Federal Rule of Evidence 404(b) generally excludes evidence of other crimes offered "to prove the character of a person in order to show that he acted in conformity therewith," except that such evidence may be admissible for "other purposes, such as proof of motive, opportunity, intent, preparation, plan, knowledge, identity, or absence of mistake or accident." In the case at bar the exhibit had an independent basis for admission because it was probative on the issue of Reynolds' knowledge that his statement to Zawol regarding Wiley's honesty was untrue.


Inquiry does not end at finding that exhibit 17.1 would be appropriate "other crime" evidence because it is probative of Reynolds' knowledge: "Other crimes evidence even though admissible under Rule 404(b) must, of course, still be tested under the probativeness prejudice standard of Rule 403." United States v. Everett, 825 F.2d 658, 661 (2d Cir.1987), cert. denied, --- U.S. ----, 108 S.Ct. 1035, 98 L.Ed.2d 999 (1988). Admitting the Iowa injunction obviously created a danger of unfair prejudice against Reynolds. The Iowa judge wrote, for instance, that he found "that the defendants [including Reynolds] did, in fact, make false, deceptive, fraudulent and misleading statements, ... advertisements and offers in connection with the offer and sale of their sporting goods ... and toy goods distributorships." This, of course, was precisely the kind of charge for which Reynolds was on trial.


Hence, despite the district court's direction to the jury to consider the exhibit only with respect to Reynolds' knowledge in his statement to Zawol, the risk that the jury would believe that Reynolds has a propensity to engage in schemes to defraud outweighed its probative value. Accordingly, it was an abuse of discretion for the district court not to exclude the Iowa order exhibit 17.1 under Rule 403. Nevertheless, with respect to Reynolds' conviction for ATS conspiracy and ATS wire fraud, this error was harmless in light of the convincing and competent other proof of Reynolds' guilt. It seems reasonable to believe that receipt of this exhibit fueled the jury's speculation and contributed to Reynolds' conviction for aiding and abetting the SCS wire fraud scheme. Yet having already determined that the SCS conviction must be reversed, it is unnecessary to dwell further on the extent of the prejudice.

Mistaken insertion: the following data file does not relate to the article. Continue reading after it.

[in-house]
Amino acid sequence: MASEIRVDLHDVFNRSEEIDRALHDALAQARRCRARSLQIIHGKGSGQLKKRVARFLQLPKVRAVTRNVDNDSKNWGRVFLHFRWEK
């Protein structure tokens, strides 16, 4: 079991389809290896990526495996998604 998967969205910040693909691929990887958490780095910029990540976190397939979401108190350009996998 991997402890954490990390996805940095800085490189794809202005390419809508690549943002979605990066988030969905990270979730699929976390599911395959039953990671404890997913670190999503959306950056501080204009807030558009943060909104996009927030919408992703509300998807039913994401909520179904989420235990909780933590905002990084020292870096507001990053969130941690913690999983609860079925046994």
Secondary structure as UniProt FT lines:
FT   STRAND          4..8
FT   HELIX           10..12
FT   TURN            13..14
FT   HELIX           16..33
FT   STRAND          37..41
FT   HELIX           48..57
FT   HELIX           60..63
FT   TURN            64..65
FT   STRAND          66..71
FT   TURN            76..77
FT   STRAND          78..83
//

II Gardner and Radovanovitch

A. Sufficiency of the Evidence


Gardner and Radovanovitch both urge that the evidence introduced against them was insufficient to prove their guilt beyond a reasonable doubt. In reviewing the record for sufficiency in light of the principles already enunciated, we conclude that the government unquestionably presented sufficient evidence to support these appellants' convictions, and their arguments to the contrary on this score warrant no further discussion.

B. Scope of Wiley's Testimony


During the prosecution's redirect examination of Wiley on a subject brought up in the defense's cross-examination, Wiley was unresponsive and deviated from previous statements. The trial court eventually granted the government's request to question Wiley as a "hostile witness" on the basis of surprise pursuant to Federal Rule of Evidence 611(c). Using leading questions, the prosecutor elicited testimony that Gardner knew ATS and SCS misled distributors and that Gardner made misrepresentations to distributors referred to him.


Gardner argues that the district court committed reversible error by failing to limit more strictly the scope of the prosecution's redirect examination of Wiley. We disagree. In cross-examining Wiley, Gardner attempted to create the impression that his own role in the ATS/SCS companies was legitimate. Redirect examination may be used to rebut false impressions that arise from cross-examination, cf. United States v. Martinez, 775 F.2d 31, 37 (2d Cir.1985), and the scope of such an examination is a matter confided to the district court's discretion, see United States v. Lubrano, 529 F.2d 633, 637 (2d Cir.1975), cert. denied, 429 U.S. 818, 97 S.Ct. 61, 50 L.Ed.2d 78 (1976). The district court did not abuse its wide discretion when it permitted leading questions1 in order to explore Gardner's status.

C. Severance


Radovanovitch asserts that the district court should have granted her Rule 14 motion for severance because only a small fraction of the evidence presented at trial related to her. The district court never ruled on her severance motion. The government contends that the court did not rule on the motion because it was filed late without good cause. Regardless of the timeliness of Radovanovitch's motion, the district court did not abuse its discretion by granting a joint trial, nor was Radovanovitch unfairly prejudiced by being tried jointly with seven codefendants. See United States v. Burke, 700 F.2d 70, 83 (2d Cir.), cert. denied, 464 U.S. 816, 104 S.Ct. 72, 78 L.Ed.2d 85 (1983) (trial judge ruling on Rule 14 motion has broad discretion in determining whether joint prosecution will unfairly prejudice defendant); United States v. Barton, 647 F.2d 224, 241 (2d Cir.), cert. denied, 454 U.S. 857, 102 S.Ct. 307, 70 L.Ed.2d 152 (1981) (amount of evidence unrelated to a defendant is insufficient reason to reverse trial judge's decision to try cases jointly). Thus, this claim is without merit.